U.S. Fast-Food Workers on Strike, As Washington Town Passes Living Wage

Just in time for holiday road travel, fast-food workers across the United States are striking in an effort to raise the minimum wage raise from $7.25 to $15. The strikes are expected to last for 24 hours, and started as walkouts in Raleigh, Chicago, New York, Washington, D.C., and Pittsburgh. Organizers are hoping the strikes spread to 100 cities across the nation.

The strikes come as President Obama said Wednesday that he'll back a Senate proposal to raise the minimum wage to $10.10. (Obama had previously said in statement in February that it needed to be at least $9.) Even though $10.10 isn't quite what the strikers might have hoped for, pretty much any increase would be better than the $15,000 a full-time minimum wage-paid worker lives on per year.

Fast-food workers have been staging large walkouts since August — to little success. This, despite the fact that McDonald's told its workers to go on food stamps and Medicaid, and even informed employees that cutting their food into many pieces will help them feel fuller.

Yum! brand's CEO David Novak (think Taco Bell, Pizza Hut and KFC) earned $11.3 million last year. That's $25k an hour. Meanwhile, his Brooklyn employees make $7.70. His 380,000 employees across the nation claim $650 million in Medicaid and welfare each year.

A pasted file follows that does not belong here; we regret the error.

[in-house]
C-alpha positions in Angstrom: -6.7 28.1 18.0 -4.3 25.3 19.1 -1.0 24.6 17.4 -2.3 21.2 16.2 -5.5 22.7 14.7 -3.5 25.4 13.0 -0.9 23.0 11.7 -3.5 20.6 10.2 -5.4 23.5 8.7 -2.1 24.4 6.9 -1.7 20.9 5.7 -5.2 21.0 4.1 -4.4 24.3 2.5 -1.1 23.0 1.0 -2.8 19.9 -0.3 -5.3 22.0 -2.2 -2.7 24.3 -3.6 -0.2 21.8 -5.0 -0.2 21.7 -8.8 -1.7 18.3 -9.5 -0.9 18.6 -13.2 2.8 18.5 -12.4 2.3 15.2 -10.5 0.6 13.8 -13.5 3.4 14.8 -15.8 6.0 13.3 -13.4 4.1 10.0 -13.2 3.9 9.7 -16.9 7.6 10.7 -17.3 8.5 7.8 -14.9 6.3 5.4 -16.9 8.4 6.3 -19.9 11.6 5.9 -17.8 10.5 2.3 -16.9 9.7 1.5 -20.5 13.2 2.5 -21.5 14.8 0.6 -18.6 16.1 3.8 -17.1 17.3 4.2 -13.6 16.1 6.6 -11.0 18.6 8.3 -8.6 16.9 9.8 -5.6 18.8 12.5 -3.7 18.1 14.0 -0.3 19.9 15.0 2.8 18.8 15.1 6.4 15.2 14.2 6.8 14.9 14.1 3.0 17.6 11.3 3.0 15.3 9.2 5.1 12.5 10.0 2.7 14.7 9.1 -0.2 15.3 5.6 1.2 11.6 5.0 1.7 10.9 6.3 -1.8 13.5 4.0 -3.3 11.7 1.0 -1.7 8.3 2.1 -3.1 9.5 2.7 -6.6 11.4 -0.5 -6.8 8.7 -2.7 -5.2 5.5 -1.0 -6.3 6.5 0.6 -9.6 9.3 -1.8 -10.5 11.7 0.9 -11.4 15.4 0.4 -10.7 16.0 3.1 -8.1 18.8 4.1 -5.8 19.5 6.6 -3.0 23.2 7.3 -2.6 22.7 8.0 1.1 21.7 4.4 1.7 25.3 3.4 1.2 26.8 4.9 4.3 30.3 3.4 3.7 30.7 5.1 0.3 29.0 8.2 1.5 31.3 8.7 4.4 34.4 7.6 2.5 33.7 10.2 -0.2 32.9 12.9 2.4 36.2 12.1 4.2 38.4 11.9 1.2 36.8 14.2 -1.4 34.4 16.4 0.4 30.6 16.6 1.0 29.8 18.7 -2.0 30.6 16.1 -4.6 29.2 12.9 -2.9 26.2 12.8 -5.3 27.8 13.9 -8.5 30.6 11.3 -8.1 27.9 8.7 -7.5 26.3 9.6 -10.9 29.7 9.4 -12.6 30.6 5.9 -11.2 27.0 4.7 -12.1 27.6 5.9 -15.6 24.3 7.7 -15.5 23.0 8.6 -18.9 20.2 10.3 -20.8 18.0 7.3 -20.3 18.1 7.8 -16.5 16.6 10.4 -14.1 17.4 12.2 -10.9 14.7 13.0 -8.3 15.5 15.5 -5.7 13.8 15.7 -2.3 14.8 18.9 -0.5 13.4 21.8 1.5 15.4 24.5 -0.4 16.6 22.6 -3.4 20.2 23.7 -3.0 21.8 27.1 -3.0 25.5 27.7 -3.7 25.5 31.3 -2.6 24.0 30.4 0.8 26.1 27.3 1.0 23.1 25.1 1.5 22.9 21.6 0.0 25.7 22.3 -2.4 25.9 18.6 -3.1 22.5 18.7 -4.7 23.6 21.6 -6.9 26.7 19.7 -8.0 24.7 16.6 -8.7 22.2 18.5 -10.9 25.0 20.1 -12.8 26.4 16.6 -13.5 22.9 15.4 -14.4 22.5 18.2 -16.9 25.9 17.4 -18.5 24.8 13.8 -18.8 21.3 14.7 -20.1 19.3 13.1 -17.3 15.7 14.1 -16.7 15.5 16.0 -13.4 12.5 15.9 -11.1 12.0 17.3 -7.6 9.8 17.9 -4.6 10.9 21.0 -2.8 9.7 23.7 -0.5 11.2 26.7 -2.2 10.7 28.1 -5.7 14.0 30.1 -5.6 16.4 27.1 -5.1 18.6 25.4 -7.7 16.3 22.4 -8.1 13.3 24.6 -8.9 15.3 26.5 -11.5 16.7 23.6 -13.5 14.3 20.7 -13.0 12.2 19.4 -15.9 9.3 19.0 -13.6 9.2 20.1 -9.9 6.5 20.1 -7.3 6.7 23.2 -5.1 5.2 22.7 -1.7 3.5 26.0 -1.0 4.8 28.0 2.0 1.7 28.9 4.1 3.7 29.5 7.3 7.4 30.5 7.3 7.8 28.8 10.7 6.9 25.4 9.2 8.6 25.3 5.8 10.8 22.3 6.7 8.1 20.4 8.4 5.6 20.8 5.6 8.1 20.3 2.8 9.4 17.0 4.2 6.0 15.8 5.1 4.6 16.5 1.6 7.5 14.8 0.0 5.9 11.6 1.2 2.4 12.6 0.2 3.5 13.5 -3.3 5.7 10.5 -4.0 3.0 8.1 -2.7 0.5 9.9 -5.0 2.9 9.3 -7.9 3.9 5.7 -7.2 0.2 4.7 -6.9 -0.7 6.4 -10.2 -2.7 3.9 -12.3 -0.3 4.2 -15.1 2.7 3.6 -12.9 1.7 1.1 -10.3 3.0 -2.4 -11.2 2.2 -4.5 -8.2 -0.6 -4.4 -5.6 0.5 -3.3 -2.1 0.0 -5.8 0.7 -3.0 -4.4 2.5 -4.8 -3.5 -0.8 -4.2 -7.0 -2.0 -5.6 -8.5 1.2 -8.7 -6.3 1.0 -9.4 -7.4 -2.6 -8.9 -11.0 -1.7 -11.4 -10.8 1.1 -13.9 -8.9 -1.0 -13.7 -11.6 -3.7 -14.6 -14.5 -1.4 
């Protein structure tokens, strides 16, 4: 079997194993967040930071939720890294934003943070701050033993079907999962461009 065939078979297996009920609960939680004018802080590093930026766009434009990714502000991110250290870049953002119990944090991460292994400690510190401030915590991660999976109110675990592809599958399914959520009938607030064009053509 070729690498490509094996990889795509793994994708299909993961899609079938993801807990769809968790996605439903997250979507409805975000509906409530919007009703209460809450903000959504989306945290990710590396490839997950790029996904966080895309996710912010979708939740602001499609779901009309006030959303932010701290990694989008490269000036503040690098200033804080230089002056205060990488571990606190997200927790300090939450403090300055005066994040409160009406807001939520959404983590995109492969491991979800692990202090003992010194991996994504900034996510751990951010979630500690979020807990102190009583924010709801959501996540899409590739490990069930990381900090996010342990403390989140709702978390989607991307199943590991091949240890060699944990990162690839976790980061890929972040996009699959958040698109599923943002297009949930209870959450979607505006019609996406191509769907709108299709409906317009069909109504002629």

The big problem with these kinds of pay gaps is that they literally don't help anyone: A CEO can only spend so much, while the workers flipping burgers can't even afford the food they prepare. In the meantime, the CEO's paycheck just sits in the bank collecting interest.

On the bright side, SeaTac, a little town in Washington, just passed the nation's highest minimum-wage law. Workers there will now earn the $15 an hour fast food strikers are demanding. It's America's first "living wage" — a practice widespread in Britain that goes a bit further than a minimum wage. While the minimum wage is legally enforceable, the living wage is the amount an individual needs to genuinely cover the basic costs of life without struggle (but with much careful budgeting).

With a Senate vote on the minimum wage bill expected for by the end of the month, maybe fast food employees will have something to celebrate this holiday season after all.